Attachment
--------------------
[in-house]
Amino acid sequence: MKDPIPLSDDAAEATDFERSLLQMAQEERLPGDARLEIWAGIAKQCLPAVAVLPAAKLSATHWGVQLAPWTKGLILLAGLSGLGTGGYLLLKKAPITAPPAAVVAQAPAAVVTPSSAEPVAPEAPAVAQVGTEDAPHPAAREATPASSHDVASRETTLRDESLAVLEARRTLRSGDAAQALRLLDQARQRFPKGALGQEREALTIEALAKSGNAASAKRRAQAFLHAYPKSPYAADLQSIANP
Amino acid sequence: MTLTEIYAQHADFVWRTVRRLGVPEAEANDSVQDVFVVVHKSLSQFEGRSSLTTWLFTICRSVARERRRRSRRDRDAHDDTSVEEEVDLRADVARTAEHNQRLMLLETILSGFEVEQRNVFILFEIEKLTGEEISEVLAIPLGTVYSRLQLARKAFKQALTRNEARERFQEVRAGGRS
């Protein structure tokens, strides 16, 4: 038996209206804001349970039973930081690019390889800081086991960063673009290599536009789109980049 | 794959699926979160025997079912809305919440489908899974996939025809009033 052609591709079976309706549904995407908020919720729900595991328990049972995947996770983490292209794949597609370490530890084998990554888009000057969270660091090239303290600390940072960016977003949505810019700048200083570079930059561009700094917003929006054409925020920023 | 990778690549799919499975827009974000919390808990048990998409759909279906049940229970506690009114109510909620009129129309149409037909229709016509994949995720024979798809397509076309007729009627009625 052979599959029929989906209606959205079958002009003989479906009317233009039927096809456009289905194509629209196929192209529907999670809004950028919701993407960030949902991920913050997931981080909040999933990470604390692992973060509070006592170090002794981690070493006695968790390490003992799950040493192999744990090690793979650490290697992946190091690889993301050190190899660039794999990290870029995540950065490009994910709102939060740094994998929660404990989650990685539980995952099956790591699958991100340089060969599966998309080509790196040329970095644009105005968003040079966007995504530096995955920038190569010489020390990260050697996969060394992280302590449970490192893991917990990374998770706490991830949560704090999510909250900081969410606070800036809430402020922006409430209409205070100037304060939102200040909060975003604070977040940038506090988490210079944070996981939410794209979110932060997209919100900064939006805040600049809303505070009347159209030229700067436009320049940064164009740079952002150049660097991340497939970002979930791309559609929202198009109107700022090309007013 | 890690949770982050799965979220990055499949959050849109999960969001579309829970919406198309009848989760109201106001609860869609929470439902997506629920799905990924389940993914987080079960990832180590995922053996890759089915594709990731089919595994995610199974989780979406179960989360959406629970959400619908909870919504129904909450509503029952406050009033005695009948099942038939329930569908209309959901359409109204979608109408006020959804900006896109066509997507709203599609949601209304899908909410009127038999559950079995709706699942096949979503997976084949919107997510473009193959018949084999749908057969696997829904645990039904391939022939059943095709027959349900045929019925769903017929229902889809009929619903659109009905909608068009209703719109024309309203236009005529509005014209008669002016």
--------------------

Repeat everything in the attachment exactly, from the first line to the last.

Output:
[in-house]
Amino acid sequence: MKDPIPLSDDAAEATDFERSLLQMAQEERLPGDARLEIWAGIAKQCLPAVAVLPAAKLSATHWGVQLAPWTKGLILLAGLSGLGTGGYLLLKKAPITAPPAAVVAQAPAAVVTPSSAEPVAPEAPAVAQVGTEDAPHPAAREATPASSHDVASRETTLRDESLAVLEARRTLRSGDAAQALRLLDQARQRFPKGALGQEREALTIEALAKSGNAASAKRRAQAFLHAYPKSPYAADLQSIANP
Amino acid sequence: MTLTEIYAQHADFVWRTVRRLGVPEAEANDSVQDVFVVVHKSLSQFEGRSSLTTWLFTICRSVARERRRRSRRDRDAHDDTSVEEEVDLRADVARTAEHNQRLMLLETILSGFEVEQRNVFILFEIEKLTGEEISEVLAIPLGTVYSRLQLARKAFKQALTRNEARERFQEVRAGGRS
């Protein structure tokens, strides 16, 4: 038996209206804001349970039973930081690019390889800081086991960063673009290599536009789109980049 | 794959699926979160025997079912809305919440489908899974996939025809009033 052609591709079976309706549904995407908020919720729900595991328990049972995947996770983490292209794949597609370490530890084998990554888009000057969270660091090239303290600390940072960016977003949505810019700048200083570079930059561009700094917003929006054409925020920023 | 990778690549799919499975827009974000919390808990048990998409759909279906049940229970506690009114109510909620009129129309149409037909229709016509994949995720024979798809397509076309007729009627009625 052979599959029929989906209606959205079958002009003989479906009317233009039927096809456009289905194509629209196929192209529907999670809004950028919701993407960030949902991920913050997931981080909040999933990470604390692992973060509070006592170090002794981690070493006695968790390490003992799950040493192999744990090690793979650490290697992946190091690889993301050190190899660039794999990290870029995540950065490009994910709102939060740094994998929660404990989650990685539980995952099956790591699958991100340089060969599966998309080509790196040329970095644009105005968003040079966007995504530096995955920038190569010489020390990260050697996969060394992280302590449970490192893991917990990374998770706490991830949560704090999510909250900081969410606070800036809430402020922006409430209409205070100037304060939102200040909060975003604070977040940038506090988490210079944070996981939410794209979110932060997209919100900064939006805040600049809303505070009347159209030229700067436009320049940064164009740079952002150049660097991340497939970002979930791309559609929202198009109107700022090309007013 | 890690949770982050799965979220990055499949959050849109999960969001579309829970919406198309009848989760109201106001609860869609929470439902997506629920799905990924389940993914987080079960990832180590995922053996890759089915594709990731089919595994995610199974989780979406179960989360959406629970959400619908909870919504129904909450509503029952406050009033005695009948099942038939329930569908209309959901359409109204979608109408006020959804900006896109066509997507709203599609949601209304899908909410009127038999559950079995709706699942096949979503997976084949919107997510473009193959018949084999749908057969696997829904645990039904391939022939059943095709027959349900045929019925769903017929229902889809009929619903659109009905909608068009209703719109024309309203236009005529509005014209008669002016």